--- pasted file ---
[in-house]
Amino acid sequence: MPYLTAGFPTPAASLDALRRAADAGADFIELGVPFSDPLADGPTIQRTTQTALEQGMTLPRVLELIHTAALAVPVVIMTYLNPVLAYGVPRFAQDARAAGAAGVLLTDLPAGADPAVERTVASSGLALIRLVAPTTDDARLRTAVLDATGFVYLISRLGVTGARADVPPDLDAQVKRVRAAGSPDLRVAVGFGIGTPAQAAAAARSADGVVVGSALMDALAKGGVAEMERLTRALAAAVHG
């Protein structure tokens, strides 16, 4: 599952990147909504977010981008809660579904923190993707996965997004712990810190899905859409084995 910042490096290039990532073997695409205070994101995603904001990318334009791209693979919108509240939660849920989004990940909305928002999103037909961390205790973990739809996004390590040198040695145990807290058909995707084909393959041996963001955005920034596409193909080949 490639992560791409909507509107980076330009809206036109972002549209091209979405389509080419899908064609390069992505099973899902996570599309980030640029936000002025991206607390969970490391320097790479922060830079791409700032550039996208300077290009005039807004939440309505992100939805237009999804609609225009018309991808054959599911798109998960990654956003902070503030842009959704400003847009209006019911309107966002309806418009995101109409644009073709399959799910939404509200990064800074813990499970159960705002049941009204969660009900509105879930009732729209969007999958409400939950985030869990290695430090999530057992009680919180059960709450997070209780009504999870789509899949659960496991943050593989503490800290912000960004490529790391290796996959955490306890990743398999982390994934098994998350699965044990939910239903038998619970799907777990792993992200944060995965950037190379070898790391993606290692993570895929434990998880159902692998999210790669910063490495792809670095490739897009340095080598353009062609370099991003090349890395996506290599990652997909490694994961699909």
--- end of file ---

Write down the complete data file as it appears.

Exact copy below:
[in-house]
Amino acid sequence: MPYLTAGFPTPAASLDALRRAADAGADFIELGVPFSDPLADGPTIQRTTQTALEQGMTLPRVLELIHTAALAVPVVIMTYLNPVLAYGVPRFAQDARAAGAAGVLLTDLPAGADPAVERTVASSGLALIRLVAPTTDDARLRTAVLDATGFVYLISRLGVTGARADVPPDLDAQVKRVRAAGSPDLRVAVGFGIGTPAQAAAAARSADGVVVGSALMDALAKGGVAEMERLTRALAAAVHG
């Protein structure tokens, strides 16, 4: 599952990147909504977010981008809660579904923190993707996965997004712990810190899905859409084995 910042490096290039990532073997695409205070994101995603904001990318334009791209693979919108509240939660849920989004990940909305928002999103037909961390205790973990739809996004390590040198040695145990807290058909995707084909393959041996963001955005920034596409193909080949 490639992560791409909507509107980076330009809206036109972002549209091209979405389509080419899908064609390069992505099973899902996570599309980030640029936000002025991206607390969970490391320097790479922060830079791409700032550039996208300077290009005039807004939440309505992100939805237009999804609609225009018309991808054959599911798109998960990654956003902070503030842009959704400003847009209006019911309107966002309806418009995101109409644009073709399959799910939404509200990064800074813990499970159960705002049941009204969660009900509105879930009732729209969007999958409400939950985030869990290695430090999530057992009680919180059960709450997070209780009504999870789509899949659960496991943050593989503490800290912000960004490529790391290796996959955490306890990743398999982390994934098994998350699965044990939910239903038998619970799907777990792993992200944060995965950037190379070898790391993606290692993570895929434990998880159902692998999210790669910063490495792809670095490739897009340095080598353009062609370099991003090349890395996506290599990652997909490694994961699909």